“I think the secret is our relationships… we treat everyone who supports us with respect… the business skills are transferred.”Emma-Kate Rose | Food Connect Foundation
After a quick break, we jumped into our late-morning activities. Similar to yesterday, we had a number of options and it was difficult to choose which workshop/seminar/panel to attend. I ended up landing on “The changing face of social investment”, which critiqued the different approaches available to fuel social entrepreneurship that lie between traditional charity and commerce. The plenary featured Elena Casolari from OPES Impact Fund / Social Enterprise World Forum (Italy), Michael Sudarkasa, from Africa Business Group (South Africa), Yves Moury from Fundación Capital (Colombia), Medha Wilson from MicroLoan Foundation (UK) and Bethel Tsegaye from Startup Factory Ethiopia (Ethiopia).
Bethel from Startup Factory Ethiopia – “ the first venture-builder in Ethiopia” – stressed the importance of social investors having “a roadmap of the right investment at the right stage of the enterprise”. Likewise, on the other side of the fence, social entrepreneurs should understand the world of social investment and the different players in order to be able to navigate the landscape. She also touched on the “missing middle” – a phenomenon in social investment that has been widely documented and refers to the frustrations of social ventures seeking access to growth capital.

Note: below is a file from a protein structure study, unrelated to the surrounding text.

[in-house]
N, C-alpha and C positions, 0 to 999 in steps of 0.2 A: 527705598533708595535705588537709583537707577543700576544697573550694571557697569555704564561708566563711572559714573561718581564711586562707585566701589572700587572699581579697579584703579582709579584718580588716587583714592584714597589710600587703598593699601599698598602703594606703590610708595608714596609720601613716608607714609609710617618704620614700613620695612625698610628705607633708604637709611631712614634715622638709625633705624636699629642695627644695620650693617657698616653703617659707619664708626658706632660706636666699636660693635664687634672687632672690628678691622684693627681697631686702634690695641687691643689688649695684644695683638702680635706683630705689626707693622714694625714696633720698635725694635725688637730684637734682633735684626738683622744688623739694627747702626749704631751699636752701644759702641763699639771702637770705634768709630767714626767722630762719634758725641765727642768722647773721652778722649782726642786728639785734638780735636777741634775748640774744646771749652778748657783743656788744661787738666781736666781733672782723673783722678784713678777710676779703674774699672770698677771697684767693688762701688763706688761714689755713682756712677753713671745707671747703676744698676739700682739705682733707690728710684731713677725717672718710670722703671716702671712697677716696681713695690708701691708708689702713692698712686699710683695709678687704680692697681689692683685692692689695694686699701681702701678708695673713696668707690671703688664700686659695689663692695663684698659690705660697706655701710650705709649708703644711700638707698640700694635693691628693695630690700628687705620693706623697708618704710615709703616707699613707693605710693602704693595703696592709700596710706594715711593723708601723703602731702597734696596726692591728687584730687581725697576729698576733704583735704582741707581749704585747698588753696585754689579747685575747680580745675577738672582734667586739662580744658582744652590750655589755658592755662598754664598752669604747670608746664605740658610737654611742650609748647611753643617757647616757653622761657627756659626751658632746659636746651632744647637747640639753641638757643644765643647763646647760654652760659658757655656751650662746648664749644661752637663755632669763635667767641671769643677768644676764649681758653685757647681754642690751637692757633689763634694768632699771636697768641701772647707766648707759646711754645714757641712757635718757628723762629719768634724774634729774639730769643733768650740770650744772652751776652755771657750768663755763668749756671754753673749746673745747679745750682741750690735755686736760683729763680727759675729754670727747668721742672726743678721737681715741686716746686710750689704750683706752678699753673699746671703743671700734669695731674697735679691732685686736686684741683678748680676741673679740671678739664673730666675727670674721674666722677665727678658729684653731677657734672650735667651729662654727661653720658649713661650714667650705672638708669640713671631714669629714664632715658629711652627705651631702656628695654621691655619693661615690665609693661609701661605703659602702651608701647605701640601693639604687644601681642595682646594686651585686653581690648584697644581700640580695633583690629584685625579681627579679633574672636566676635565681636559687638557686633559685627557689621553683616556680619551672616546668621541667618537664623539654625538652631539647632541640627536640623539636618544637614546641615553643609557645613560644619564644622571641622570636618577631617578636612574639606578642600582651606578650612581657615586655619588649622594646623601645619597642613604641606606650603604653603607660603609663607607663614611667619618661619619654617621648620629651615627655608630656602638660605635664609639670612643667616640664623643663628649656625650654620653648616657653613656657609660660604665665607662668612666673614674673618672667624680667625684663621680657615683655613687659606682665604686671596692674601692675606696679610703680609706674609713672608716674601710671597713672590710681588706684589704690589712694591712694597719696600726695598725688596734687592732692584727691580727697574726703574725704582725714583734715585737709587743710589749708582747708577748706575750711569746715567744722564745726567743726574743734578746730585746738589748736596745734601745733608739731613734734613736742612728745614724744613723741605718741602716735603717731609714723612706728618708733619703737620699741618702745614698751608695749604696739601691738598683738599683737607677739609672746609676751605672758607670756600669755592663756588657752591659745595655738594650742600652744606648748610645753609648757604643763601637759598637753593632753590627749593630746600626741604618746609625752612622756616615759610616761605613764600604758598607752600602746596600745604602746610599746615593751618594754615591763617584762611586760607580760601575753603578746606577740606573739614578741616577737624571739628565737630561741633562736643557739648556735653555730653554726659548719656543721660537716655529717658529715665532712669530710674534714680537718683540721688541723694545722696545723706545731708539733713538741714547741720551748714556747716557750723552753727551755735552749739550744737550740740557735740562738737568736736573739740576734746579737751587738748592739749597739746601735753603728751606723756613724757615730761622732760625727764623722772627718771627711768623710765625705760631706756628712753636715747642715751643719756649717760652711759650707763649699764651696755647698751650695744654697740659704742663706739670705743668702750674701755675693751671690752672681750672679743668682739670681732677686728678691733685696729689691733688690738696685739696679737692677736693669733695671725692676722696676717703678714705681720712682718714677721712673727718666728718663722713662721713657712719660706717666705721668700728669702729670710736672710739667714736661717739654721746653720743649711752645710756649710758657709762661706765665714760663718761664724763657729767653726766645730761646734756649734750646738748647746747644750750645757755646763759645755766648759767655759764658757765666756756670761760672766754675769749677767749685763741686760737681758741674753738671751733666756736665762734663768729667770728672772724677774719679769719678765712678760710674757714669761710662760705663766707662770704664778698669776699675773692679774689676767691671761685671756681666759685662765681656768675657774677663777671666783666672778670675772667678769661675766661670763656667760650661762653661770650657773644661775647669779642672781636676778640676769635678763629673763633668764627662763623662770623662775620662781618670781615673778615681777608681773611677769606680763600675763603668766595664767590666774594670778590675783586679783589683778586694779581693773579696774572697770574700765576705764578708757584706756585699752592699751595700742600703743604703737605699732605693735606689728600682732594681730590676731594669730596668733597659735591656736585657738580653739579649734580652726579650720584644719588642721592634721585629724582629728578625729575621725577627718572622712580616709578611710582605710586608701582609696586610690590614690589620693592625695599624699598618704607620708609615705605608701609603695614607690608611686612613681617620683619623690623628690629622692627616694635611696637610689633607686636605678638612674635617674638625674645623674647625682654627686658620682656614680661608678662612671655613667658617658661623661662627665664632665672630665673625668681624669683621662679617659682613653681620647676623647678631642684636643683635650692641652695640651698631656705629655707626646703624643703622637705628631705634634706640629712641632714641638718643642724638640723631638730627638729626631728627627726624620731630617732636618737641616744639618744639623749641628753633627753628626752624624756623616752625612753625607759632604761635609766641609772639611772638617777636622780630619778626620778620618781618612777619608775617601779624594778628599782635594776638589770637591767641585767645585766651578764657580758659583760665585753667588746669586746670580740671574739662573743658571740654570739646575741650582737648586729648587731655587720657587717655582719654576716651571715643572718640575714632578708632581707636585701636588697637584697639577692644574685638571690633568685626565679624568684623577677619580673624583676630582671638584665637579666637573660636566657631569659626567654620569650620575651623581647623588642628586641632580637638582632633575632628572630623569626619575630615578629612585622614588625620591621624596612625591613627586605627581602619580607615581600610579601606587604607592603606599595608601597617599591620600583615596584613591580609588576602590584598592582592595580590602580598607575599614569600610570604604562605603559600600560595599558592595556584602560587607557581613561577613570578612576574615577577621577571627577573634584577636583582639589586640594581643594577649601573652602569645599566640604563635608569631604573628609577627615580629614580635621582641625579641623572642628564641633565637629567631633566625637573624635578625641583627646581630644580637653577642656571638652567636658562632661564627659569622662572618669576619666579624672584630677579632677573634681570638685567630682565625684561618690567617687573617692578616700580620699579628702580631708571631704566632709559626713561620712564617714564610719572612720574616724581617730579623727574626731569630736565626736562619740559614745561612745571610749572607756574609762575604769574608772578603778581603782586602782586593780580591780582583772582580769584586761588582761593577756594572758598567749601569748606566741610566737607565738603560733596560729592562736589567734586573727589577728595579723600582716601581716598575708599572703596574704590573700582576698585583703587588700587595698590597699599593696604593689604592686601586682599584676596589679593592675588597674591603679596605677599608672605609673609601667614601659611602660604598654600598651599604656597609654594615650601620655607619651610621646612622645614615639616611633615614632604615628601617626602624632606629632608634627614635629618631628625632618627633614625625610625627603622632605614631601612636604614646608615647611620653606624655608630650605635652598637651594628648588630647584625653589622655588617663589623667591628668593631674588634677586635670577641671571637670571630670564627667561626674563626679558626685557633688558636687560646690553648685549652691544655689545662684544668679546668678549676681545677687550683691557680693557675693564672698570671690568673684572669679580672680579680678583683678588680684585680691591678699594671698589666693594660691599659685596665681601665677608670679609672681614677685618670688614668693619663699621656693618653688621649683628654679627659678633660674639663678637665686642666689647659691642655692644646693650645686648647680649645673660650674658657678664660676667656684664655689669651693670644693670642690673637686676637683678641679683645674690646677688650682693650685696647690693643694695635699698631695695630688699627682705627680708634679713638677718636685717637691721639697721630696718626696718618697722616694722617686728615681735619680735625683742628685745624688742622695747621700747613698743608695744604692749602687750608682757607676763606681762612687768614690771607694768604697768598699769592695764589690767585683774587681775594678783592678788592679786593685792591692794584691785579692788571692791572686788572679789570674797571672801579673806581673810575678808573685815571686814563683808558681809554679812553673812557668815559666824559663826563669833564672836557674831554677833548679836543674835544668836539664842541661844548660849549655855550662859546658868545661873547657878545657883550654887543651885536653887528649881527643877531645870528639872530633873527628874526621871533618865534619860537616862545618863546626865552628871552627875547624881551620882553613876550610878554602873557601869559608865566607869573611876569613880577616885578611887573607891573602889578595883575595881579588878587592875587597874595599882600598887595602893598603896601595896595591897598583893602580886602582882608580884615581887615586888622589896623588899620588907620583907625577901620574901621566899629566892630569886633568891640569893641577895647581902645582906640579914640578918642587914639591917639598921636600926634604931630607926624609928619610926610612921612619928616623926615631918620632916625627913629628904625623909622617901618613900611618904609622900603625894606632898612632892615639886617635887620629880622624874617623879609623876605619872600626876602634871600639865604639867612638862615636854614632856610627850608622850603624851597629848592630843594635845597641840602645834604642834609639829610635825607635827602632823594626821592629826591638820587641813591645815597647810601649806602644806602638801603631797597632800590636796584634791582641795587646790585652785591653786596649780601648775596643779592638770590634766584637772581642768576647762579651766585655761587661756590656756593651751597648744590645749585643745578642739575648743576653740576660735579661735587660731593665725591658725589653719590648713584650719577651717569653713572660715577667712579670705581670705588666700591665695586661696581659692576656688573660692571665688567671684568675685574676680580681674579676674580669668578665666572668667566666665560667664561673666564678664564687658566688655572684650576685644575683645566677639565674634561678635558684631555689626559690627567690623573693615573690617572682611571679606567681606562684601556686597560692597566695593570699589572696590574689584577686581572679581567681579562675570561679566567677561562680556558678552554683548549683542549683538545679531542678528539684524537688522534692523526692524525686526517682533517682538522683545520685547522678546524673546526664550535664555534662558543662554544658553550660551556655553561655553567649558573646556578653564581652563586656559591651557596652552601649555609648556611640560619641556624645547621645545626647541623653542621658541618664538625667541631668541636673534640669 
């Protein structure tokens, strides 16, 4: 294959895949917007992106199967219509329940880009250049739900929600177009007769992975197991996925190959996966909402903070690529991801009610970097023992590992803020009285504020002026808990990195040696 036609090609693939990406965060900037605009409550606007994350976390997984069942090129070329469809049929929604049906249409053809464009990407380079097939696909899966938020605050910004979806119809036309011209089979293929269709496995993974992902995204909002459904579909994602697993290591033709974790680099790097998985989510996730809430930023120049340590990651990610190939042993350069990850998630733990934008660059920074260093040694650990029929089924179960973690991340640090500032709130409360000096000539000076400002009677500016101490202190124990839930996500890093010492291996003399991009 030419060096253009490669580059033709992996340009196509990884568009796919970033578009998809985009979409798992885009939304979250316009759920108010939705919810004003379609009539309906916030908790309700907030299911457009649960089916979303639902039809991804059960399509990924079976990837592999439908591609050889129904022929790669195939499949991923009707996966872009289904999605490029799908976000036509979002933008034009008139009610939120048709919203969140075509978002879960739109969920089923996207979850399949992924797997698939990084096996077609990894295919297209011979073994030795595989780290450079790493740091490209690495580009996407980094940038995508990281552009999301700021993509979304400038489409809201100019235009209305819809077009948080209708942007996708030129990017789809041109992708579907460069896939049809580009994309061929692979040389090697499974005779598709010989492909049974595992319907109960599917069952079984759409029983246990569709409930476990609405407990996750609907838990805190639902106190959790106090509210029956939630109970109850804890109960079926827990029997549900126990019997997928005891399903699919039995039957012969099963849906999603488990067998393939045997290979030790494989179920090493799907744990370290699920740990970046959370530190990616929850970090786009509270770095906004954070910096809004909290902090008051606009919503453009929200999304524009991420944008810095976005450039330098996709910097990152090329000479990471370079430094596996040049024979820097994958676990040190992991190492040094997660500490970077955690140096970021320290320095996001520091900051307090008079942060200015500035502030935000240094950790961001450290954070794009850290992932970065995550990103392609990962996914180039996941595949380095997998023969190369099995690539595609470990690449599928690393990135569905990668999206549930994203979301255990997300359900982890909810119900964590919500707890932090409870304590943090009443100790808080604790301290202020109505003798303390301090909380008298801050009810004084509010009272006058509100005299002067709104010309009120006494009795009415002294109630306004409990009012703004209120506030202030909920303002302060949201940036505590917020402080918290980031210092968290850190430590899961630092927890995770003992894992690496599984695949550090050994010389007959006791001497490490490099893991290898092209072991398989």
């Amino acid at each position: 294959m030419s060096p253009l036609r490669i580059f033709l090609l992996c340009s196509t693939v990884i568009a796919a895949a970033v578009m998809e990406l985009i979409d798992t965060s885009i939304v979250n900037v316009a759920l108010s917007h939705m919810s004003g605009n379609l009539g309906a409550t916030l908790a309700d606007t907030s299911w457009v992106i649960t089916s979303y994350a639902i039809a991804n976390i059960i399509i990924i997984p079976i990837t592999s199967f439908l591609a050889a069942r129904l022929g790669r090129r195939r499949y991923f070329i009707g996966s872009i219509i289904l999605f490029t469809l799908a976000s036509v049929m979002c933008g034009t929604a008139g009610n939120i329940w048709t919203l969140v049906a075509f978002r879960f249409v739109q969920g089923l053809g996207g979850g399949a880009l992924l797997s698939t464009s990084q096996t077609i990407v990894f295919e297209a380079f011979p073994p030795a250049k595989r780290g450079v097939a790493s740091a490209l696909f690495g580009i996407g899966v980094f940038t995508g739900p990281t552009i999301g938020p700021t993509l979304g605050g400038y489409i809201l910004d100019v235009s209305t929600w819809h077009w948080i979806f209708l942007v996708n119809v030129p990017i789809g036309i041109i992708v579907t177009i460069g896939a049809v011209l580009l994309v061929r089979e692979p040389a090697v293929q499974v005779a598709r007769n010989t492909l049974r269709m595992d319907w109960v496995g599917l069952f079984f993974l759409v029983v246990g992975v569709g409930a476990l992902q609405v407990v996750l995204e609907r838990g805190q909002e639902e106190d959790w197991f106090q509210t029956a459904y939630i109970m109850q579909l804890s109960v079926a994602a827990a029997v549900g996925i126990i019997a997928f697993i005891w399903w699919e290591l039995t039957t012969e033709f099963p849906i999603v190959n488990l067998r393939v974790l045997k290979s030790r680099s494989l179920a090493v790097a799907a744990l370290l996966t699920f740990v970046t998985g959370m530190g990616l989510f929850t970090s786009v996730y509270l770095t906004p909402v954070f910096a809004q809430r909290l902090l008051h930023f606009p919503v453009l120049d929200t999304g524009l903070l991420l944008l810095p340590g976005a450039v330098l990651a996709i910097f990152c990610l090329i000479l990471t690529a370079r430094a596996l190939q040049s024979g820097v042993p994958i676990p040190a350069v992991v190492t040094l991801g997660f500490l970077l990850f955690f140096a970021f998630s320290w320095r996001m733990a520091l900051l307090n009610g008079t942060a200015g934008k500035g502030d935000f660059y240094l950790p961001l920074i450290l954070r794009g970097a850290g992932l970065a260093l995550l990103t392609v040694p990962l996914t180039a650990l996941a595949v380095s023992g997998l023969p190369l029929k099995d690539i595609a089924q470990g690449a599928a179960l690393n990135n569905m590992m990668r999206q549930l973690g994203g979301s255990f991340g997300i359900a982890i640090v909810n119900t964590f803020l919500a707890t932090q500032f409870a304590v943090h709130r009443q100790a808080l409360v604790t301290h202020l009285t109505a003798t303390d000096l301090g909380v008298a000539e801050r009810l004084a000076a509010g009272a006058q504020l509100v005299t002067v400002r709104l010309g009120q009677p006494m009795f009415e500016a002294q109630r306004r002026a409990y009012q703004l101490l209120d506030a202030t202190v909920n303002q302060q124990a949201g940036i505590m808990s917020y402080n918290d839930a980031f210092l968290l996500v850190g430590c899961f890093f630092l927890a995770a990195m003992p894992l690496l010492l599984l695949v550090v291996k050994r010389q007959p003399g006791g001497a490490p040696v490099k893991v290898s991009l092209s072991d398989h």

“The problem is size, the minimum for debt is half a million dollars, it’s more for equity… and sometimes with equity, nobody wants to go in alone.”Bethel Tsegaye | Startup Factory Ethiopia
Michael Sudarkasa from Africa Business Group, explained that, when it comes to investing in African-based social enterprises, “most capital is coming from Western countries”, indicating “a very shallow market”. His suggestion to counter this is “more domestic fund managers”. For the Africa Business Group, who specialises in designing, promoting, facilitating and implementing African economic development projects, advocating for increased public-private dialogue is one way they are proactively contributing to building the region’s social investment market.
“Partnerships is critical to de-risk investments.”Michael Sudarkasa | Africa Business Group
Yves Moury from Fundación Capital, further emphasised the challenge of scale and questioned if the impact investing hype will live up to it’s promise.
“Micro-credit is not the magic bullet… credit is exclusive by definition… My question is whether impact investing is large enough to solve the obscene problems we face?”Yves Moury| Fundación Capital